The CJEU's assessment seems to contradict its prior assessment in the UsedSoft decision pursuant to which the existence of a transfer of ownership changes an act of communication to the public provided for in Art. 3 InfoSoc Directive into an act of distribution referred to in Art. 4 of that Directive.[5]

The CJEU, therefore, explicitly distinguished between software as covered by the Software Directive and other works protected by the InfoSoc Directive. The wide digital exhaustion doctrine as stipulated in the UsedSoft and Ranks decisions would only apply to software as the Software Directive specifically concerns the protection of computer programs, which for the purpose of exhaustion makes no distinction between tangible and intangible copies of a work and constitutes a lex specialis in relation to the InfoSoc Directive.[6] Such assimilation of tangible and intangible copies of works would not have been desired by the EU legislature when it adopted the InfoSoc Directive.[7]

In this regard, the CJEU held that especially Recitals 28 and 29 of the InfoSoc Directive clearly stipulate that exhaustion would only apply to tangible works explicitly excluding any exhaustion in conjunction with works transmitted online.

It can be reasoned from these conclusions of the CJEU that the concept of "distribution" is to be construed differently with regards to the Software Directive and the InfoSoc Directive.

  • Elements of complex products are not to be assessed individually

Lastly the CJEU briefly held that the assertion that at least parts of an e-book might qualify as computer programs would not change anything in its assessment. Referring to a similar assessment on the nature of video games in a prior decision[8], the CJEU held that even if an e-book would contain a computer program, such a program would only be incidental in relation to the work contained in such a product (in the subject case: the book) and thus would fall in its entirety under the InfoSoc Directive.[9]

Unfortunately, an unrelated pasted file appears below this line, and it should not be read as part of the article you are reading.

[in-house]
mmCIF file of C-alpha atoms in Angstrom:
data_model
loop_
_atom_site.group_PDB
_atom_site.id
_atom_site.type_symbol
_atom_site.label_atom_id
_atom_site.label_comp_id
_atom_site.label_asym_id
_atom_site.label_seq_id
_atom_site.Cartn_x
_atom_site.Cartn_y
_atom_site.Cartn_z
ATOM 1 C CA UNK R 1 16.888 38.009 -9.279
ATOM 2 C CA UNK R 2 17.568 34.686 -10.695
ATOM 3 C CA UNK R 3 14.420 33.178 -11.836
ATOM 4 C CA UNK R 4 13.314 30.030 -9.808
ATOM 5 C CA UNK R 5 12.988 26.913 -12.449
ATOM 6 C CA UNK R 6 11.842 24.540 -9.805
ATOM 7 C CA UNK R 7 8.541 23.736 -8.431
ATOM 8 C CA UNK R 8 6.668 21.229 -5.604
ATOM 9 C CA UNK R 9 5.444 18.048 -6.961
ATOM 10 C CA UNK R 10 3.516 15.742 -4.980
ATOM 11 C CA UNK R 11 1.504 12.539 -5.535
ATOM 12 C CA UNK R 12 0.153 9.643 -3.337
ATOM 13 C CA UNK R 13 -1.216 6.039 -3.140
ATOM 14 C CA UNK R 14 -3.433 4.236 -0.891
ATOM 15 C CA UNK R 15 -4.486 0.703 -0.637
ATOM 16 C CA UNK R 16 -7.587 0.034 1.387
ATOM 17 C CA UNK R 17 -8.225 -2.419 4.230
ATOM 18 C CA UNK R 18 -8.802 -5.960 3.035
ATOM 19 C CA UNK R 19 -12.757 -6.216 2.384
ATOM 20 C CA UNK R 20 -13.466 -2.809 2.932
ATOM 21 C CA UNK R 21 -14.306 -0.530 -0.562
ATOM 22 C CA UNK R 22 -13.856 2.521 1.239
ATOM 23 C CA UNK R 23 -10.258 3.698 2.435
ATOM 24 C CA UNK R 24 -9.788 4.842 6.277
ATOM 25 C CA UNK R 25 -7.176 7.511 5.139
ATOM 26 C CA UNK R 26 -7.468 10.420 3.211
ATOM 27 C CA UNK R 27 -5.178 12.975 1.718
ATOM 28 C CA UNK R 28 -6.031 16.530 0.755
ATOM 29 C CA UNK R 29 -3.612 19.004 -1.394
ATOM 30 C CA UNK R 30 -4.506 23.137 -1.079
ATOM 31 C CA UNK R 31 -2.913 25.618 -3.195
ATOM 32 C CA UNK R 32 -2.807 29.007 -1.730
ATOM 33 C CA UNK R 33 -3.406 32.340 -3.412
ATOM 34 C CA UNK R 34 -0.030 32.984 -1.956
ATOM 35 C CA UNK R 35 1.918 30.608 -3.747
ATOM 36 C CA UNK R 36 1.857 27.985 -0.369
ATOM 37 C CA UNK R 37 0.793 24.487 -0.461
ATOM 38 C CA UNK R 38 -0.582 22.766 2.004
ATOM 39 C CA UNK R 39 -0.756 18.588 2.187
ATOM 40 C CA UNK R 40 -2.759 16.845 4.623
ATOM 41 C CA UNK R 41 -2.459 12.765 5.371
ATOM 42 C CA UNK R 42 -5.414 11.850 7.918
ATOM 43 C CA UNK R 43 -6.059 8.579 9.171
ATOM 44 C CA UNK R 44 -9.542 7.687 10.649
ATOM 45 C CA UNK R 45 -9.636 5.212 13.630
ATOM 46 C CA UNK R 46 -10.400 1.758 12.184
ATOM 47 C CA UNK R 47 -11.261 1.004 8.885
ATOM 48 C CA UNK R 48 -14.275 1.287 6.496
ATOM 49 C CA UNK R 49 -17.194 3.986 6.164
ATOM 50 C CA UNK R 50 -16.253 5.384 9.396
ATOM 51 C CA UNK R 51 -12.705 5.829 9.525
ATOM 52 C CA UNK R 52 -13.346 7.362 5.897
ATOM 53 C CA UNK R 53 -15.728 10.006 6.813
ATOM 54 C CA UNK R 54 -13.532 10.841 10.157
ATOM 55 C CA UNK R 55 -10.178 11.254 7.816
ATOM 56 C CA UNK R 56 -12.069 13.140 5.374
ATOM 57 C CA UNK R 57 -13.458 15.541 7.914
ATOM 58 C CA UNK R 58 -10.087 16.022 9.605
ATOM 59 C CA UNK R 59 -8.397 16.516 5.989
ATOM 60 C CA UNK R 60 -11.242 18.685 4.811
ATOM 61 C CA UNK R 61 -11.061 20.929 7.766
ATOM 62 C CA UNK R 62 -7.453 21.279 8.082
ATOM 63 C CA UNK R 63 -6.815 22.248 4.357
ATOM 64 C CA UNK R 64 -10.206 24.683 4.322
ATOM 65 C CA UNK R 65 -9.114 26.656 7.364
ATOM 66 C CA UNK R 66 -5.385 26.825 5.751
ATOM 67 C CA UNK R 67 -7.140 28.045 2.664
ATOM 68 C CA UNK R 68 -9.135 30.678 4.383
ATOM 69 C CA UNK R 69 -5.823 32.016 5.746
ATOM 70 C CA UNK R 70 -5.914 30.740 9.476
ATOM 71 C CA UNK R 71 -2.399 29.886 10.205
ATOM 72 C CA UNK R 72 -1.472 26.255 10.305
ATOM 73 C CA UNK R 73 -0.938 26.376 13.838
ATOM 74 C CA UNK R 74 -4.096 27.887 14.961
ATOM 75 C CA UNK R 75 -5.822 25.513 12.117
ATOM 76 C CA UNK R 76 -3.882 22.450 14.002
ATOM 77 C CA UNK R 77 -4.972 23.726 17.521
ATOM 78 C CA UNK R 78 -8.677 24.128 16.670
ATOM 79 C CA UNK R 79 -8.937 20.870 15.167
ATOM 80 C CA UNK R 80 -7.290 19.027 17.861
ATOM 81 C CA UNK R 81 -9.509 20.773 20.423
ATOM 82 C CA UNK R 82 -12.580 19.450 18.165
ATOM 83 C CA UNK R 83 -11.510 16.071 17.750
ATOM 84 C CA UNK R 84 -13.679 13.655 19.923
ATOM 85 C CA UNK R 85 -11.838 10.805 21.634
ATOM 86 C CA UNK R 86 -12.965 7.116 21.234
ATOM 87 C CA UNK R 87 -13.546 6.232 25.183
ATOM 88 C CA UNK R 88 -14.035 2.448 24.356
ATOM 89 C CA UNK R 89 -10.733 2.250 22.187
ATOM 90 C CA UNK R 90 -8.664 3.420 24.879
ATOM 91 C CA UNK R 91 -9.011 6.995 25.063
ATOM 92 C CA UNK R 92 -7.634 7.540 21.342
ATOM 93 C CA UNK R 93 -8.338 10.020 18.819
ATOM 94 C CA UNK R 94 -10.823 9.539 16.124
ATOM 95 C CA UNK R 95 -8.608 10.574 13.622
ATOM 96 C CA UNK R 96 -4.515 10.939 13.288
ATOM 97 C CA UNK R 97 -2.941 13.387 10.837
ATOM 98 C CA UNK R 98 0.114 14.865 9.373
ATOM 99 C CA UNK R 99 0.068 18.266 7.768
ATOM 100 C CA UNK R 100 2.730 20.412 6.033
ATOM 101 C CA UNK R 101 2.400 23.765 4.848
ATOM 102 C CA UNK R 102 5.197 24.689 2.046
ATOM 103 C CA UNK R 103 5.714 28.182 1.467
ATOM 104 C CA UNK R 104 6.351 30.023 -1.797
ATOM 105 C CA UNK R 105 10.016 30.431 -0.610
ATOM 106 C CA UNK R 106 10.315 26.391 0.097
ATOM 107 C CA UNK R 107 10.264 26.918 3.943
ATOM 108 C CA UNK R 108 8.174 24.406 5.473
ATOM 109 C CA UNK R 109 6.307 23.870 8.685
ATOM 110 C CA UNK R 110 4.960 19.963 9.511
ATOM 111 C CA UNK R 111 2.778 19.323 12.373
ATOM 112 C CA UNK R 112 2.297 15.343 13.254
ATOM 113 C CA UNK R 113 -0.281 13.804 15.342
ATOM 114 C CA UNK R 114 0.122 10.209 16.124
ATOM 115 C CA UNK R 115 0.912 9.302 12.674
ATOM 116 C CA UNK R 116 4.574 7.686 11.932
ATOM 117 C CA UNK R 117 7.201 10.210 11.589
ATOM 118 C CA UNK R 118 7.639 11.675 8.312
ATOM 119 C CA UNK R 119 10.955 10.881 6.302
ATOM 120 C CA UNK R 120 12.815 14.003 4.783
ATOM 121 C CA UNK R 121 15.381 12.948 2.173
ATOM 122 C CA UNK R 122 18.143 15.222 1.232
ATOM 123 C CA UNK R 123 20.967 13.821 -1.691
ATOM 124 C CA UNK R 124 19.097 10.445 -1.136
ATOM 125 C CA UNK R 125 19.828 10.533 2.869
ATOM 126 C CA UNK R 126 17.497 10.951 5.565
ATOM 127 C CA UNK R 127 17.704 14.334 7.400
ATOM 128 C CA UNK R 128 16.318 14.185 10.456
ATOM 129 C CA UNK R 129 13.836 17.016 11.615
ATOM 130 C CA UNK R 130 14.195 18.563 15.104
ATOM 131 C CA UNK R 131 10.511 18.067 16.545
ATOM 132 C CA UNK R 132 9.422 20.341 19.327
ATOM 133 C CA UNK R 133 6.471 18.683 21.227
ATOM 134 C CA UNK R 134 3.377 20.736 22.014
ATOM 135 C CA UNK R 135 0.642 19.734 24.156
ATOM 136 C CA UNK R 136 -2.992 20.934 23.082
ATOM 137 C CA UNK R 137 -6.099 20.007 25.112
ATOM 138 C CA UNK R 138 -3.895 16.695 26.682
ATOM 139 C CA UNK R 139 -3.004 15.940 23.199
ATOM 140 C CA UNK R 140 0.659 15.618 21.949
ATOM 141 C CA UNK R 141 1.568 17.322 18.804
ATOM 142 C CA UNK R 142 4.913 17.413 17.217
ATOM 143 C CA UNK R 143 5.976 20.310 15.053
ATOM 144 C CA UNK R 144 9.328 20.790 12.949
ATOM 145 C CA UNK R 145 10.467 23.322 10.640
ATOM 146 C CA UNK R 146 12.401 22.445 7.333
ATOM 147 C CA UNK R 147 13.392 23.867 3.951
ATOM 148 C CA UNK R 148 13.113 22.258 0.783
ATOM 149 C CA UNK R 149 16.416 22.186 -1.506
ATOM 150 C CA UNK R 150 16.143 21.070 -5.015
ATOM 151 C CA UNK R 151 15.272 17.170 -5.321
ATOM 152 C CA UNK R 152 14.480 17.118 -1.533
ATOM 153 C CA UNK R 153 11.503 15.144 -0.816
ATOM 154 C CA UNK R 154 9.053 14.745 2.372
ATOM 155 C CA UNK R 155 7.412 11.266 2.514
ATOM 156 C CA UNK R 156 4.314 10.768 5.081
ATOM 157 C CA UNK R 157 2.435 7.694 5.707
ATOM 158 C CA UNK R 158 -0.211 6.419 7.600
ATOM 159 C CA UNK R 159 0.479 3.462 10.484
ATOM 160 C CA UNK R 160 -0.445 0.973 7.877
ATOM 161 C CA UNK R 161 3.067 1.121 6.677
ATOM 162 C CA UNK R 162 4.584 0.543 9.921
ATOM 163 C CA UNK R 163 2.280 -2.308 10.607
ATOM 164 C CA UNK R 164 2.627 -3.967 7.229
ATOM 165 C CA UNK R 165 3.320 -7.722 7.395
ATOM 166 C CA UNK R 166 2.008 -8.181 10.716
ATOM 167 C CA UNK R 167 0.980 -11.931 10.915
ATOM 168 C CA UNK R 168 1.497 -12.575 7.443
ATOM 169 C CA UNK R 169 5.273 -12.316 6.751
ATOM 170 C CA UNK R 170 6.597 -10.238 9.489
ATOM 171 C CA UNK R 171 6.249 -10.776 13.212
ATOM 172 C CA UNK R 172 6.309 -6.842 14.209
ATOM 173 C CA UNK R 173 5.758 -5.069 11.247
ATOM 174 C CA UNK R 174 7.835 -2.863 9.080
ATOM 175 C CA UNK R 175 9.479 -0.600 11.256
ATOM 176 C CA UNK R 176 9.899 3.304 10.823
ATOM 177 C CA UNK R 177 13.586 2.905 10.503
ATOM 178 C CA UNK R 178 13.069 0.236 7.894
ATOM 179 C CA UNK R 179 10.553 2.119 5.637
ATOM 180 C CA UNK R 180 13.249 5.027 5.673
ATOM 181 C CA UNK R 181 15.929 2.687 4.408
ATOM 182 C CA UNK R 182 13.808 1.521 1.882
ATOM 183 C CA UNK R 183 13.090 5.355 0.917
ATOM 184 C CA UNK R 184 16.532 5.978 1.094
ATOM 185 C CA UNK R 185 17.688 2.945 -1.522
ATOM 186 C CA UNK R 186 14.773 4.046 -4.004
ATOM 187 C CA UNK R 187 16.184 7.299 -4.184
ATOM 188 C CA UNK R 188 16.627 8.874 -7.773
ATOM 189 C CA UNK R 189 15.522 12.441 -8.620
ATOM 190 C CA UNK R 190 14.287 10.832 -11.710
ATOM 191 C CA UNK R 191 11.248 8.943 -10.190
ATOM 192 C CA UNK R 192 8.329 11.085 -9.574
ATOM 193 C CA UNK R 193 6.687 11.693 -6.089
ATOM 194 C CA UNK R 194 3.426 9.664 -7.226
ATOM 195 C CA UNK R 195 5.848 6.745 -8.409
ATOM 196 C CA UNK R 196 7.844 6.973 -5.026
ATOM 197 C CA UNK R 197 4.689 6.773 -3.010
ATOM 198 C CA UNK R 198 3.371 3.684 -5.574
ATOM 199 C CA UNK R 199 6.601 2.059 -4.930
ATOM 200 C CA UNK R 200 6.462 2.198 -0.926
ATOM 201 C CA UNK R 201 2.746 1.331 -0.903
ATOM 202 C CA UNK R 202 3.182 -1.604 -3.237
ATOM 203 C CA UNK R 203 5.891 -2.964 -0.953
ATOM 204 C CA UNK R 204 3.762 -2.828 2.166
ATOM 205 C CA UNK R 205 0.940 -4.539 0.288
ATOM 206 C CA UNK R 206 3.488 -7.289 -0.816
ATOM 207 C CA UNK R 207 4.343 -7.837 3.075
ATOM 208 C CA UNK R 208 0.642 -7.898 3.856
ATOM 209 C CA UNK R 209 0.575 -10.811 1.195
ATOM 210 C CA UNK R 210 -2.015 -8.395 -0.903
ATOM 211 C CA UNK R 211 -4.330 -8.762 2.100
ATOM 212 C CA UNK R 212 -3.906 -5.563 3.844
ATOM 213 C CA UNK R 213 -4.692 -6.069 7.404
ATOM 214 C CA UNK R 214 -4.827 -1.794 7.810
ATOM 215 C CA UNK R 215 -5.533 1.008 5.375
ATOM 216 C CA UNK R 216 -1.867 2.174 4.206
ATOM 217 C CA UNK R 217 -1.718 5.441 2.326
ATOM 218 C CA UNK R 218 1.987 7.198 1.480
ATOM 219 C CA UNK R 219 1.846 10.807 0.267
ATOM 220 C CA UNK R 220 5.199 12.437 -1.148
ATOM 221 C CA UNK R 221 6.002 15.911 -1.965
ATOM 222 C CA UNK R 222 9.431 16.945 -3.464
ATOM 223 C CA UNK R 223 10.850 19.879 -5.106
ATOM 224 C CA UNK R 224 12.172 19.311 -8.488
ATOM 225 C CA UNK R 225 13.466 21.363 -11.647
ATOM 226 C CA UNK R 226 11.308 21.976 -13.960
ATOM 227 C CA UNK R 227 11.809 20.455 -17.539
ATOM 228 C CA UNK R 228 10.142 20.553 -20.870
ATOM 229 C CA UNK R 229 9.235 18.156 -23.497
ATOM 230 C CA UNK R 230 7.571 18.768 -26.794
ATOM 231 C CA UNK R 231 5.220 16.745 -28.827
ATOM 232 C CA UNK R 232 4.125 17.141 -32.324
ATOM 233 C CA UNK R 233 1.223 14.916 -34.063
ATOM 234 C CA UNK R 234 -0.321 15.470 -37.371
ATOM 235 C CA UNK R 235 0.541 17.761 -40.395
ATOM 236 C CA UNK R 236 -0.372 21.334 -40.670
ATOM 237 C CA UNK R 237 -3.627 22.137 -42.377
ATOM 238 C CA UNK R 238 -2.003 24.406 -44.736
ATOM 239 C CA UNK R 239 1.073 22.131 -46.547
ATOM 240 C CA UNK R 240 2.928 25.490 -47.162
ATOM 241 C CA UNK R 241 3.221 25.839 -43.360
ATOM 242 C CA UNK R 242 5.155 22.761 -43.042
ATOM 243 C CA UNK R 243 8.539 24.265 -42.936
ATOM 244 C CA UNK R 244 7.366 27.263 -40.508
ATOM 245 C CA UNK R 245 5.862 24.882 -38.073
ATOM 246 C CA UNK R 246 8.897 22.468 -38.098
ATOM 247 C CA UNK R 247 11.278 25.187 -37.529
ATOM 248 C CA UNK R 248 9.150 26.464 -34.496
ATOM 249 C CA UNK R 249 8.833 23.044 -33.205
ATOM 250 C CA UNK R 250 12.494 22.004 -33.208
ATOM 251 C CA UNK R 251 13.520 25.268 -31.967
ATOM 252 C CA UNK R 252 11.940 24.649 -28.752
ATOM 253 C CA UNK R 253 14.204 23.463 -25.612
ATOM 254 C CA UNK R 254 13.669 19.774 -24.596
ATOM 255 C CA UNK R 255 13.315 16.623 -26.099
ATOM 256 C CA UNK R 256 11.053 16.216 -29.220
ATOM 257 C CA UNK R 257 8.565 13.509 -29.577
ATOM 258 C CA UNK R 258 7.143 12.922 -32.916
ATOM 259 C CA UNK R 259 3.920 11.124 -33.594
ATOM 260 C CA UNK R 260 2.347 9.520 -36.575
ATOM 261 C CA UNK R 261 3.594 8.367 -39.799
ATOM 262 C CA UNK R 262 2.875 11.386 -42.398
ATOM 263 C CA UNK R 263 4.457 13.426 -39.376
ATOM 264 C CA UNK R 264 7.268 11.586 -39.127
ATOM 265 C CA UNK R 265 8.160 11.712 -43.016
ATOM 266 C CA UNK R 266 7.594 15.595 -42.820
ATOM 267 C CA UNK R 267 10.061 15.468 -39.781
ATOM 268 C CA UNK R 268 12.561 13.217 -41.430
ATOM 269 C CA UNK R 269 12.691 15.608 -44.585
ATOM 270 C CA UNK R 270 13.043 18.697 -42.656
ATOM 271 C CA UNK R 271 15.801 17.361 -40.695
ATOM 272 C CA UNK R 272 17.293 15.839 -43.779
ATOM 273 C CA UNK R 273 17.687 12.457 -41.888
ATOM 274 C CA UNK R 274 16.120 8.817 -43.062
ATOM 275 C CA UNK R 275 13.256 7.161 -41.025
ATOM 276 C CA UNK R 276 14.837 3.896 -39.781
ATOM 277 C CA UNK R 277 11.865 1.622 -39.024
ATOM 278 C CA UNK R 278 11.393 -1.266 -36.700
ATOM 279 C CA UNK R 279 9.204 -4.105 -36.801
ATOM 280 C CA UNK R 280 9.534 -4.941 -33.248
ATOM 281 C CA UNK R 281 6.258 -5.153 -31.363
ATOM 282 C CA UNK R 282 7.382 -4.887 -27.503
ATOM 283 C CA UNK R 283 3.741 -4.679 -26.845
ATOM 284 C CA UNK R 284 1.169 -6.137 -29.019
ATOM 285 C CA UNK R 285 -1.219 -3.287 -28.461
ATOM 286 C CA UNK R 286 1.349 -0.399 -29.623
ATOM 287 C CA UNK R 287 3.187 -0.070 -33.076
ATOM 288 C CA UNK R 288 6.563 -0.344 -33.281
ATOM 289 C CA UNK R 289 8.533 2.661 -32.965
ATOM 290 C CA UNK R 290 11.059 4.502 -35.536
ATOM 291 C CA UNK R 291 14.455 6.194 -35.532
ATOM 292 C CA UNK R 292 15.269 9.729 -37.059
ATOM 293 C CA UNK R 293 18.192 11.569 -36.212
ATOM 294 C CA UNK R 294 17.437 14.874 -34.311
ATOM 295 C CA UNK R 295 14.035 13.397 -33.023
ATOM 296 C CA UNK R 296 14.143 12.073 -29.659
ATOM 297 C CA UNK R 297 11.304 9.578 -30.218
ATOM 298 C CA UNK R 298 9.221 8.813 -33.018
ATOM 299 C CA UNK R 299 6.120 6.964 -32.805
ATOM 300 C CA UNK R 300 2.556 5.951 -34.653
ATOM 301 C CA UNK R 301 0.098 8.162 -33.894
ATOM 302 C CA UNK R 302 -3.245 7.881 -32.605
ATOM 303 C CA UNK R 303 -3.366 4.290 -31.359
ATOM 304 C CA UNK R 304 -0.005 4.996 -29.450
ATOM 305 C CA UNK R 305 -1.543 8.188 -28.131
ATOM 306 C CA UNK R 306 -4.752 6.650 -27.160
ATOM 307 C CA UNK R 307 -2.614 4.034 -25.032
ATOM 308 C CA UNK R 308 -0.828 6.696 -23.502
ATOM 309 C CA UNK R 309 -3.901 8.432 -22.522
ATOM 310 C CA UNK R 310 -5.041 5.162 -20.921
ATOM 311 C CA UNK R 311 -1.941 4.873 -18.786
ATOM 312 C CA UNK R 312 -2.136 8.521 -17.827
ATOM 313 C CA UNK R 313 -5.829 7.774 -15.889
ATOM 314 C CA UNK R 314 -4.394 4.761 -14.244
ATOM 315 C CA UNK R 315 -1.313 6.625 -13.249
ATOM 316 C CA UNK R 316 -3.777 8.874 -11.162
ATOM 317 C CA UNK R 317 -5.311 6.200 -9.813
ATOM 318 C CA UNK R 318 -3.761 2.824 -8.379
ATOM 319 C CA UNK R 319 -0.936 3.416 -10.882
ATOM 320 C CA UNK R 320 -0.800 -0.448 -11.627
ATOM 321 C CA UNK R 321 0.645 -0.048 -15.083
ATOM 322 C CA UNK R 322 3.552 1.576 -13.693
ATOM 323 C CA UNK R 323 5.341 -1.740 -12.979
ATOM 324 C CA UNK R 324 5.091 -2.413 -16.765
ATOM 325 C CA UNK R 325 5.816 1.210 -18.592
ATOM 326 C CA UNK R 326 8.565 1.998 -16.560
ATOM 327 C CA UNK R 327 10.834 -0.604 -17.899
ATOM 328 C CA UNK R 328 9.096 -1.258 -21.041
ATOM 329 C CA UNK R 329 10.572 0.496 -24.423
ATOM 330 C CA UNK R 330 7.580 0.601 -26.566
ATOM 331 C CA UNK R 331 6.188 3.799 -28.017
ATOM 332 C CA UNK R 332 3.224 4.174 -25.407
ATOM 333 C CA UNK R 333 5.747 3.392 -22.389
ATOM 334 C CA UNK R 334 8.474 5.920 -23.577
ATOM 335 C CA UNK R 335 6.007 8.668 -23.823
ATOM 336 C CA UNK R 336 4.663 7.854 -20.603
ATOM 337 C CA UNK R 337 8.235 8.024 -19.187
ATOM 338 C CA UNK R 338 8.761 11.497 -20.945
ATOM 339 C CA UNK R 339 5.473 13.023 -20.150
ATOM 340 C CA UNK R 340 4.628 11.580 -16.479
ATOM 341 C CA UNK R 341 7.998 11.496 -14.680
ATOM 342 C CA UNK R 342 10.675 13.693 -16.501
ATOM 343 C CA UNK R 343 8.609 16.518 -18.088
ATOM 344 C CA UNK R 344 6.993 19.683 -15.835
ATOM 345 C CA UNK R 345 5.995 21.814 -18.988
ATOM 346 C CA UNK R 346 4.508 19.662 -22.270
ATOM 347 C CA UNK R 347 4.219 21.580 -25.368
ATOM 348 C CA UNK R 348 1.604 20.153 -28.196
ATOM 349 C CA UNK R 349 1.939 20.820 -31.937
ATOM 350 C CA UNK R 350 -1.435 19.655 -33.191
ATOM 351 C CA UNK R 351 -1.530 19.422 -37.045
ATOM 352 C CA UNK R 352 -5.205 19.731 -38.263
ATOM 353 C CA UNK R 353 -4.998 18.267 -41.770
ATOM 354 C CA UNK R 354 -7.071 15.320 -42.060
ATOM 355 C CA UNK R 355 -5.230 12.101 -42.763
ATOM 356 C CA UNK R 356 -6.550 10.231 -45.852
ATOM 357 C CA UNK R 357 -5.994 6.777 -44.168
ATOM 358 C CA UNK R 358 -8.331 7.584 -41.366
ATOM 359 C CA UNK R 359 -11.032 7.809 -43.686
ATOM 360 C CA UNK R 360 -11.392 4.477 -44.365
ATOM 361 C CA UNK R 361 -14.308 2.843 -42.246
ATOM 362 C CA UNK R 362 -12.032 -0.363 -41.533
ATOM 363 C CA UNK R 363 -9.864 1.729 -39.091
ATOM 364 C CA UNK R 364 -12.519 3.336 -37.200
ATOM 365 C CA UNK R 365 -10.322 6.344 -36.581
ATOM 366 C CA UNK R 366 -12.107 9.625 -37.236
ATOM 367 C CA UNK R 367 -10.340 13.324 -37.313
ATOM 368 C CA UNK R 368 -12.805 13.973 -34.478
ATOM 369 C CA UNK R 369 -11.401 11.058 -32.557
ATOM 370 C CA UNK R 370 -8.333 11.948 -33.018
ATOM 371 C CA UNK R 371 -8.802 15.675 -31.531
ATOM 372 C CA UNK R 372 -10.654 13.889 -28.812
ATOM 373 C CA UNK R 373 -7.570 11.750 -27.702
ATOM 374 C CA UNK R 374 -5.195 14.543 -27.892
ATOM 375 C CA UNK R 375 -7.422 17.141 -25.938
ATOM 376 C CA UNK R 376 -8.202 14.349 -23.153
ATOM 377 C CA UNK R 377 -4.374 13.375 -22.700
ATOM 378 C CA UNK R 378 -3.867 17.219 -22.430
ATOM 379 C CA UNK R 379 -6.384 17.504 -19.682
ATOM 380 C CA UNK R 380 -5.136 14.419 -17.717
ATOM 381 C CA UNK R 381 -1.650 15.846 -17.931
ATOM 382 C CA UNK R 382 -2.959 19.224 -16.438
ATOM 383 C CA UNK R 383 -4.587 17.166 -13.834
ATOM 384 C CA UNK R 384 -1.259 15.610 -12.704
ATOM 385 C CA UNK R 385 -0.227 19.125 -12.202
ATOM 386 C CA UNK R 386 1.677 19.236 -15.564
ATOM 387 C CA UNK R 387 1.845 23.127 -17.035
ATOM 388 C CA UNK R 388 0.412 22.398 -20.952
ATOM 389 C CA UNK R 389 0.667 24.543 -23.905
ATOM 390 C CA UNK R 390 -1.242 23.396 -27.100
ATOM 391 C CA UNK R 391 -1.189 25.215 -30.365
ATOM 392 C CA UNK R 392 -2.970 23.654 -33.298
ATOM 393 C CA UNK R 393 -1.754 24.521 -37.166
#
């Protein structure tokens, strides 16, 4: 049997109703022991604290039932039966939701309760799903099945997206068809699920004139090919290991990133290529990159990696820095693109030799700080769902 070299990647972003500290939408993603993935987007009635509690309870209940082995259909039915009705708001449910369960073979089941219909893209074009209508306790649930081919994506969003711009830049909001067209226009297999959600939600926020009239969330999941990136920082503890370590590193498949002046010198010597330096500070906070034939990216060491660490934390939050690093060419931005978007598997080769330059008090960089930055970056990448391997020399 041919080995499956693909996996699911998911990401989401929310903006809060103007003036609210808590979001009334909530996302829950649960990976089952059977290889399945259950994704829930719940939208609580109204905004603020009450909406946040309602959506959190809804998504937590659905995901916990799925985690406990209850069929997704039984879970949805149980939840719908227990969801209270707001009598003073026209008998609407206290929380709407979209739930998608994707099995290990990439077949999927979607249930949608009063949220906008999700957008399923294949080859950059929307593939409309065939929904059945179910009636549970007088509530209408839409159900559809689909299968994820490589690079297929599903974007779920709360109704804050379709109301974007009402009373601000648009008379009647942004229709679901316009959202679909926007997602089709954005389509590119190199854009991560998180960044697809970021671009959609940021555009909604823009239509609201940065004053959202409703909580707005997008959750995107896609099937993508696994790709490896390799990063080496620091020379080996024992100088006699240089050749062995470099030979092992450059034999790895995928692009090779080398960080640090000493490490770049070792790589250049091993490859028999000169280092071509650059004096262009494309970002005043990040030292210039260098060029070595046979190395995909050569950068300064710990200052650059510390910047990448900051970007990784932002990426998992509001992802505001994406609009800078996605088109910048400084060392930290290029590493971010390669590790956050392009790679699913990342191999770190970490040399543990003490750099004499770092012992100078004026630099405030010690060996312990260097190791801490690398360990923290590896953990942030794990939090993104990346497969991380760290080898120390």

It is thus clear that the digital exhaustion doctrine for software as laid out in the UsedSoft and Ranks decisions does not extend to works that – alongside software – predominantly consist of other kinds of works (such as music, literature or visual arts).

Impacts

Considering that digital content is increasingly provided in the form of streaming and subscription services (and thus rather leased than "sold"), the CJEU's decision might have a declining practical impact.

Overall, however, the decision is an important clarification on the scope of digital exhaustion, as it clearly stipulates that a rightsholder's distribution right cannot be exhausted as regards any works distributed in intangible form predominantly not consisting of software (e.g. music, e-books, audiobooks, videos or photos).

In connection with the now reiterated case law on a uniform legal qualification of complex products, this could have implications for all products containing other kinds of works besides software, as a careful assessment must now be made of whether such software could be considered merely incidental to the main product, in which case digital exhaustion would not apply.

The economically most important example for this likely would be video games, as video games only in part consist of software, but also of musical and graphical works and works of literature (dialogues and story) falling within the scope of the InfoSoc Directive and have already been held as a complex product exclusively falling under the InfoSoc Directive.[10] Until only recently, video games were mostly sold on a physical medium (e.g. Blue-Ray-DVDs). The "classical" exhaustion pursuant to Art. 4 para. 2 InfoSoc Directive would then apply regardless to that physical carrier. Meanwhile, however, video games are increasingly sold as download keys for redemption at video game distribution services or directly held for download by such services. Only recently the Paris Court of First Instance[11] applied the first sale doctrine to computer games sold via download on a very popular distribution service and ruled contradicting contractual provisions as null and void. In light of the present decision, such an assessment might no longer be valid.

 

 


[1] CJEU 3 July 2012 C‑128/11, UsedSoft.

[2] CJEU 12 October 2016 C‑166/15, Ranks.

[3] CJEU 12 October 2016 C‑166/15, Ranks, paragraph 50.

[4] CJEU 19 December 2019 C-263/18, Nederlands Uitgeversverbond und Groep Algemene Uitgevers.

[5] CJEU 3 July 2012 C‑128/11, UsedSoft, paragraph 52.

[6] paragraph 53; CJEU 3 July 2012 C‑128/11, UsedSoft, paragraph 58.

[7] paragraph 56.

[8] CJEU 23 January 2014 C-355/12, Nintendo and Others, paragraph 23.

[9] paragraph 59.

[10] CJEU 23 January 2014 C-355/12, Nintendo and Others, paragraph 23.

[11] ipkitten.blogspot.com/2019/10/guest-post-paris-court-on-digital.html - retrieved on 20 January 2020